EA talked a big game earlier this year about how the Franchise mode was important to them and they understood what the core Madden fanbase wanted from them. They posted a blog explaining their plans for Franchise mode with some sample fixes that would be welcomed for sim fans but seemed like stuff that could have easily been patched into the series years ago. They’ve made similar promises in the past and in the last year, sim players waiting for meaningful franchise updates instead saw the release of neon-drenched nonsense like the Superstar KO mode featuring celebrity cameos. Now that Madden NFL 21 has arrived, it is safe to say that the promised fixes have not made it into the game for launch and, once again, fans will have to hope EA finds time between making new Ultimate Team Cards, The Yard outfits, and presumably some garbage new mode where Guy Fieri helps you train cheerleaders to eat chicken wings at competition level for some dumb online mini-game distraction.

Franchise players can expect the exact same menus (in some fresh new colors!), same player progression, same lack of contract management, lack of relocation depth, lackluster scouting process, and lack of training camp. Thankfully, the useless Scenario Engine returns, and EA was cool enough to recycle the same exact boring text from last year, word for word.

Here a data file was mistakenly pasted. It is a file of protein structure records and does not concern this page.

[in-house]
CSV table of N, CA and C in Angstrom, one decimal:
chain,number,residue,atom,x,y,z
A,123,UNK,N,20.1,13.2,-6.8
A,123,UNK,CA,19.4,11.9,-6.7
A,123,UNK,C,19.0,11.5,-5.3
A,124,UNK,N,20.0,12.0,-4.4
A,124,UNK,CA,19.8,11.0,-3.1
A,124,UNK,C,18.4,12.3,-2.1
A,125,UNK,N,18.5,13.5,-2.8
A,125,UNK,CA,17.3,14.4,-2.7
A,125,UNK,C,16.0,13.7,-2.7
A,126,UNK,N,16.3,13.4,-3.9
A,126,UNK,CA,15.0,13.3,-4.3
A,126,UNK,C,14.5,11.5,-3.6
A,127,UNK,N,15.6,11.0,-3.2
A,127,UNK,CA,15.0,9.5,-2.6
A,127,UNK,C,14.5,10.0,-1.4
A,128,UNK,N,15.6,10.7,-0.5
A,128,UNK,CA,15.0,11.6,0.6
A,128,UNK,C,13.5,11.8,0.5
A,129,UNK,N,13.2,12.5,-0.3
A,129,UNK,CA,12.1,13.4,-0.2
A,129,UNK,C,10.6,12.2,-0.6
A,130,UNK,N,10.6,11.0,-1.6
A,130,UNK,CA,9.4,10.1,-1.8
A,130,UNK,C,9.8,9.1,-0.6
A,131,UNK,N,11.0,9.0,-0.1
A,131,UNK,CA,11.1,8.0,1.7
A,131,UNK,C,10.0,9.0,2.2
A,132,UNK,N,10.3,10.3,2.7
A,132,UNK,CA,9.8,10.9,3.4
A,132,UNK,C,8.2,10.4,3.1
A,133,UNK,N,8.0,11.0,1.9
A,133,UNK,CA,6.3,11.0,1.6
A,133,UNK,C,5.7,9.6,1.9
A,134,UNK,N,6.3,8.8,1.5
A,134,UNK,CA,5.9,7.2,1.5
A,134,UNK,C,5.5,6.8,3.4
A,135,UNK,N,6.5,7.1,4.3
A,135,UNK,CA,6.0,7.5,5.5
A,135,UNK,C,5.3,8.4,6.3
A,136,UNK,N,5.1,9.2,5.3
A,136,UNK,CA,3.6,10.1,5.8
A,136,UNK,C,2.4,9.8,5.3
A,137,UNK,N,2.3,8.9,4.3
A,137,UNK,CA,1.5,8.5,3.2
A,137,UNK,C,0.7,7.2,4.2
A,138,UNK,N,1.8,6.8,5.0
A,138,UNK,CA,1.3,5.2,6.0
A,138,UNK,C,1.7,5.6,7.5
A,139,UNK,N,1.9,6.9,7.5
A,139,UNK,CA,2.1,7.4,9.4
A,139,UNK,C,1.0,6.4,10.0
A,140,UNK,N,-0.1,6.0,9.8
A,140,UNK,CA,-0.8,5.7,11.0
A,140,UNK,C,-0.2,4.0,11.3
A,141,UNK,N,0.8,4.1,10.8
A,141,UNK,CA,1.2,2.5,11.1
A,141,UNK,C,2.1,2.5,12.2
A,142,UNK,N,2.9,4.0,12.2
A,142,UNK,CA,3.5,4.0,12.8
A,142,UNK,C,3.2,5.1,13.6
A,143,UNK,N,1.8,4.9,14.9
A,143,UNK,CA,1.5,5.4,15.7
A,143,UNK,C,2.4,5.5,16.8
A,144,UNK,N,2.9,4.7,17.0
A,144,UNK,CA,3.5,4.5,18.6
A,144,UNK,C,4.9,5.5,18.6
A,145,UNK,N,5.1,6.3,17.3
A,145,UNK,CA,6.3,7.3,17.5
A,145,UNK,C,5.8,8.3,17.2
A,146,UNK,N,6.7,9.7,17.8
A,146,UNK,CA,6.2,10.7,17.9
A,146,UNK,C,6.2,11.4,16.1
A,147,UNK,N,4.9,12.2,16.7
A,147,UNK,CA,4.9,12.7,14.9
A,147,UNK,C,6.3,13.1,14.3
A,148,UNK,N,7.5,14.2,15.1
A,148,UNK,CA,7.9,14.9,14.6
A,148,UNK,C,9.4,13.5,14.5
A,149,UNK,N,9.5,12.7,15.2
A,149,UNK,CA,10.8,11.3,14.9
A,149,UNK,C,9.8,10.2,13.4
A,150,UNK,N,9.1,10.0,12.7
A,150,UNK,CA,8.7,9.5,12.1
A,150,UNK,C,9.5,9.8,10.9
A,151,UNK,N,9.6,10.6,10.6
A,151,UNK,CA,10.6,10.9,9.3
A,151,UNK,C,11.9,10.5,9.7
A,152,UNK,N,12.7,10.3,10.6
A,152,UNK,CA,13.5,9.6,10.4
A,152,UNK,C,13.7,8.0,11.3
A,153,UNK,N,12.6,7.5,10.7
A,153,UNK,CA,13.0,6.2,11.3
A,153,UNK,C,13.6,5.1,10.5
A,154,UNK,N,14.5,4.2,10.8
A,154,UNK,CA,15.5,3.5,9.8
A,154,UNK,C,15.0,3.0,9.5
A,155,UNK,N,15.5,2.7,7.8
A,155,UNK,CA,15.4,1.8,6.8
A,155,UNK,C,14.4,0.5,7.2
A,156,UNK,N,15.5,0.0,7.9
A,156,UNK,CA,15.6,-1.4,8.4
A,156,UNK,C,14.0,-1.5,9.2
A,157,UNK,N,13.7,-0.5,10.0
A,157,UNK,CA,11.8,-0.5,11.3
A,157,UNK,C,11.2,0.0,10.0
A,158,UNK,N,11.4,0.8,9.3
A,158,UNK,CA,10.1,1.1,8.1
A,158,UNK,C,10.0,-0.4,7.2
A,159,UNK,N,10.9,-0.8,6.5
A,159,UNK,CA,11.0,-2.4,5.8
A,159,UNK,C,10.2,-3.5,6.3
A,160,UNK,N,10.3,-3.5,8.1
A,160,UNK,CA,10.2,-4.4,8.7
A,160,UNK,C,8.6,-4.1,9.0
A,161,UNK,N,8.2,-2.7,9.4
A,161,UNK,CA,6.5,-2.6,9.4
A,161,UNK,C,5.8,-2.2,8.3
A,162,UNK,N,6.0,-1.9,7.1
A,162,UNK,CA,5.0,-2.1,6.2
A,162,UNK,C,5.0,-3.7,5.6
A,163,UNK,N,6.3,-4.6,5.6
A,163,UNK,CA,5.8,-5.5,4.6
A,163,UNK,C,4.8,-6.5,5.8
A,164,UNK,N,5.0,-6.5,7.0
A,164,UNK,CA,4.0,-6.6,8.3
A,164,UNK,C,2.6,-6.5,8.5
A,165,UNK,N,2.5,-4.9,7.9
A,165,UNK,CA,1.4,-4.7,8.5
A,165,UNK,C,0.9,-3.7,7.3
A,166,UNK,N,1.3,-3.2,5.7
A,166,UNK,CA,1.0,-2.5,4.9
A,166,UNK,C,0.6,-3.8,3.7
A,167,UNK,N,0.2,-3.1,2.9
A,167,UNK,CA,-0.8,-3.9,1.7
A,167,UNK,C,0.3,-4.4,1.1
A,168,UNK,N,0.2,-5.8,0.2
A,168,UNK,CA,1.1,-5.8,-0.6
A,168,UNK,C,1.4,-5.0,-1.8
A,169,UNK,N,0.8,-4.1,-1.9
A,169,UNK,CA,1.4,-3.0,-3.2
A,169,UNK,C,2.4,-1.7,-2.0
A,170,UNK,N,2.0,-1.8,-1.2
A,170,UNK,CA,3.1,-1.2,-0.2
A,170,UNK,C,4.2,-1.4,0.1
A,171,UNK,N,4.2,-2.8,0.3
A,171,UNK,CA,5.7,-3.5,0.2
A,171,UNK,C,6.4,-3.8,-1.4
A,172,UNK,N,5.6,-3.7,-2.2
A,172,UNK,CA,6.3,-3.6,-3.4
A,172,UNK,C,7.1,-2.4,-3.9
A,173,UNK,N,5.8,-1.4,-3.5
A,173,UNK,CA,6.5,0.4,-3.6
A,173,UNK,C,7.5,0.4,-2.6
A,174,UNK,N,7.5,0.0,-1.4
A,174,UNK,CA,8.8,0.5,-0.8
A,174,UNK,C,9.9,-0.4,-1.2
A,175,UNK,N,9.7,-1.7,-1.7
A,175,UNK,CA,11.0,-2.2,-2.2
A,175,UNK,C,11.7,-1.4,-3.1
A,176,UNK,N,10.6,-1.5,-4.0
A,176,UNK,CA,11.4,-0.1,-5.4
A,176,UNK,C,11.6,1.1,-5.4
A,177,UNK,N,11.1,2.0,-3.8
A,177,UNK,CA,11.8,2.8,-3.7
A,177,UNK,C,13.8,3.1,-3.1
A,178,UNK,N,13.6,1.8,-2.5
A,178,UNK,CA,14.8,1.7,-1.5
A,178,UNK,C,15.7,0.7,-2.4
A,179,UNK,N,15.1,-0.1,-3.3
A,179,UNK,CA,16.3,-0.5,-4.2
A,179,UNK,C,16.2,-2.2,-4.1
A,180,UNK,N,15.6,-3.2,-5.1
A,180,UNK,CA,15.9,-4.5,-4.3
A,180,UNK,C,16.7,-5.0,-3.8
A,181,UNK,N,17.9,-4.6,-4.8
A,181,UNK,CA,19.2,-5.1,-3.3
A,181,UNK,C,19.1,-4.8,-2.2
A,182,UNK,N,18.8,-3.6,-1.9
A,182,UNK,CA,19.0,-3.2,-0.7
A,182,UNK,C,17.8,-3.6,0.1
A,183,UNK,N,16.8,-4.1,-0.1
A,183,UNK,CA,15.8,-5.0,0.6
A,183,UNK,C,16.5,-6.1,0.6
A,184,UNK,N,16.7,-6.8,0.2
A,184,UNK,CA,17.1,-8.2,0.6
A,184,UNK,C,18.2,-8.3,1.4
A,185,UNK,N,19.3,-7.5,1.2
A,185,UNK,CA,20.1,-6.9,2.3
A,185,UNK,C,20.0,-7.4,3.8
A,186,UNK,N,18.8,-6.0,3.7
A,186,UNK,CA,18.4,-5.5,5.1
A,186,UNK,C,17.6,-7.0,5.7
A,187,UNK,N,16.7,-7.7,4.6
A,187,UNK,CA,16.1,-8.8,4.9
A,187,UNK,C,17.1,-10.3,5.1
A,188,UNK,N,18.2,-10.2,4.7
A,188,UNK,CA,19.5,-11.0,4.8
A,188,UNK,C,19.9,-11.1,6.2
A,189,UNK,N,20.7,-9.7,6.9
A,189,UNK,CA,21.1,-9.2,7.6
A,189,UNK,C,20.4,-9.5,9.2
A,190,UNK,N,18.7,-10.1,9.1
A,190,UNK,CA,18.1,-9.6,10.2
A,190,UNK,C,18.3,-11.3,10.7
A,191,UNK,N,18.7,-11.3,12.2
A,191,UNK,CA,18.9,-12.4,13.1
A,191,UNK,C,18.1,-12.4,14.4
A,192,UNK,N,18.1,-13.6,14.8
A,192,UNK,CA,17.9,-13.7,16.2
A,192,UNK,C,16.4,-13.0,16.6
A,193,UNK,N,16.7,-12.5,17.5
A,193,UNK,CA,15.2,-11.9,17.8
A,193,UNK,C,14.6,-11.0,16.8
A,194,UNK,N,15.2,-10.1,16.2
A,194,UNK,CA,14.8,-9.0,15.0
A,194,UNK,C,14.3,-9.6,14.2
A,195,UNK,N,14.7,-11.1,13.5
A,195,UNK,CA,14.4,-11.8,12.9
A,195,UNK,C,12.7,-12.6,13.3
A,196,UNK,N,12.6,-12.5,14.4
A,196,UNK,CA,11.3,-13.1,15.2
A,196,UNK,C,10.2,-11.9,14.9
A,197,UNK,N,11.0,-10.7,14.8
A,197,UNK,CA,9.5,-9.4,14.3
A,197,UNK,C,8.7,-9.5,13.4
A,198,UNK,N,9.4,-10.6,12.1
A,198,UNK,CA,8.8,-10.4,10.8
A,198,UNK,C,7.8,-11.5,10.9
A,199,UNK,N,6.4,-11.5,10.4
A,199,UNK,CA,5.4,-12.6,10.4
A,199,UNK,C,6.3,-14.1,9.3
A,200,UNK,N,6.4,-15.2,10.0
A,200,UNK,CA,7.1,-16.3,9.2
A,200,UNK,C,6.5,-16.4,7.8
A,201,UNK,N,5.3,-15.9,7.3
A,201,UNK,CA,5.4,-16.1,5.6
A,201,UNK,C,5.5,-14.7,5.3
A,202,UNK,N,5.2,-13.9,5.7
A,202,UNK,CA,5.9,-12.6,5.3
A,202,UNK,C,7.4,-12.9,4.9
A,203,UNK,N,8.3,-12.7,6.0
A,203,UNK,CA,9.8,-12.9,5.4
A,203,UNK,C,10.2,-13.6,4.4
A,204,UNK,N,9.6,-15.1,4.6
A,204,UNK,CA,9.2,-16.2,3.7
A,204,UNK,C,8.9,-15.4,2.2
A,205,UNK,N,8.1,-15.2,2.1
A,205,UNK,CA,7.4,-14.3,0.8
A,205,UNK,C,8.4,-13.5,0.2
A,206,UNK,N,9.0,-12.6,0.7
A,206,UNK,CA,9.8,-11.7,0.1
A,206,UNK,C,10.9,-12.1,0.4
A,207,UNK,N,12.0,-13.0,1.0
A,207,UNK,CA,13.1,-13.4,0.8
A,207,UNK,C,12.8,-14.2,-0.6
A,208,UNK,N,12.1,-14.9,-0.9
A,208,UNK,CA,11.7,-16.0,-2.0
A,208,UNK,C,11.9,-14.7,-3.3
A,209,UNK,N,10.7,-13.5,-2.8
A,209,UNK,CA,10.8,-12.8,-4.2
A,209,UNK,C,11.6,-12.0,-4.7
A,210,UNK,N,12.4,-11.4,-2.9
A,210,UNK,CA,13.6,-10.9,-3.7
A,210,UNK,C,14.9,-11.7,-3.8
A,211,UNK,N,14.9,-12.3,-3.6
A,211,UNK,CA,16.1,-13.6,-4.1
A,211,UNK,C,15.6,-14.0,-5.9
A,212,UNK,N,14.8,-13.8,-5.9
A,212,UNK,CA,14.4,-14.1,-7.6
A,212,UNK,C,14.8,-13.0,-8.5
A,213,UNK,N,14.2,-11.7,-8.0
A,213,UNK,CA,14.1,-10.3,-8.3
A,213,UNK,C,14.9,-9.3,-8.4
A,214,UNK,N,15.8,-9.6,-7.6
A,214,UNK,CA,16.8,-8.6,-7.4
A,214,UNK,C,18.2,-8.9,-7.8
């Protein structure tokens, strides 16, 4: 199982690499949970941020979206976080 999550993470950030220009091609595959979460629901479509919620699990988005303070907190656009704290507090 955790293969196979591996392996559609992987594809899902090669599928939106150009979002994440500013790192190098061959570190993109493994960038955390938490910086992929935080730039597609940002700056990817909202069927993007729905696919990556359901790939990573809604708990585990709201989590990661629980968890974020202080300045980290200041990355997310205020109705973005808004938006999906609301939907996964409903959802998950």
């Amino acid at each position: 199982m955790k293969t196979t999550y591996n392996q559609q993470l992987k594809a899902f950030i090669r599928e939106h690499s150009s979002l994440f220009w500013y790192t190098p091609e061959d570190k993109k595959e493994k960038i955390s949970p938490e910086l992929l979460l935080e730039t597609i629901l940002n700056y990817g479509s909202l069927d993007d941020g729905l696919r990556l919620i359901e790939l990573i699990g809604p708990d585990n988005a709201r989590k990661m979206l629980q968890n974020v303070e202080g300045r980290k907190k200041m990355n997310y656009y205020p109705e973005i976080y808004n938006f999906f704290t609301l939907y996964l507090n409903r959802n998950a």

The in-game menus and overlays have some new fonts and colors, which would be enough to temporarily distract me from the pain of how recycled they truly are, if not for how bad most of them look. Everything from parts of the opening cinematic to the front-end and in-game overlays has this awful compressed video noise that manages to distract you each time it appears. At first, I thought my install may be borked, but I saw it in other players’ videos, so it had to be intentional. The new pre-game intro section, which is really the only change to the in-game presentation this year, is full of fullscreen video cuts and overlays that are rotten with the previously mentioned video artifacts.

Referees were once again deemed to be unworthy of making the on-field cut this season, only appearing in short cutscenes where they call penalties. Sadly, like the previous fifteen Madden games, only some types of penalties will ever be called, making me wonder if integrating the actual NFL rulebook into this game was ever an actual intention of the publisher. As uneventful as it may be, the coin toss is also still needlessly absent.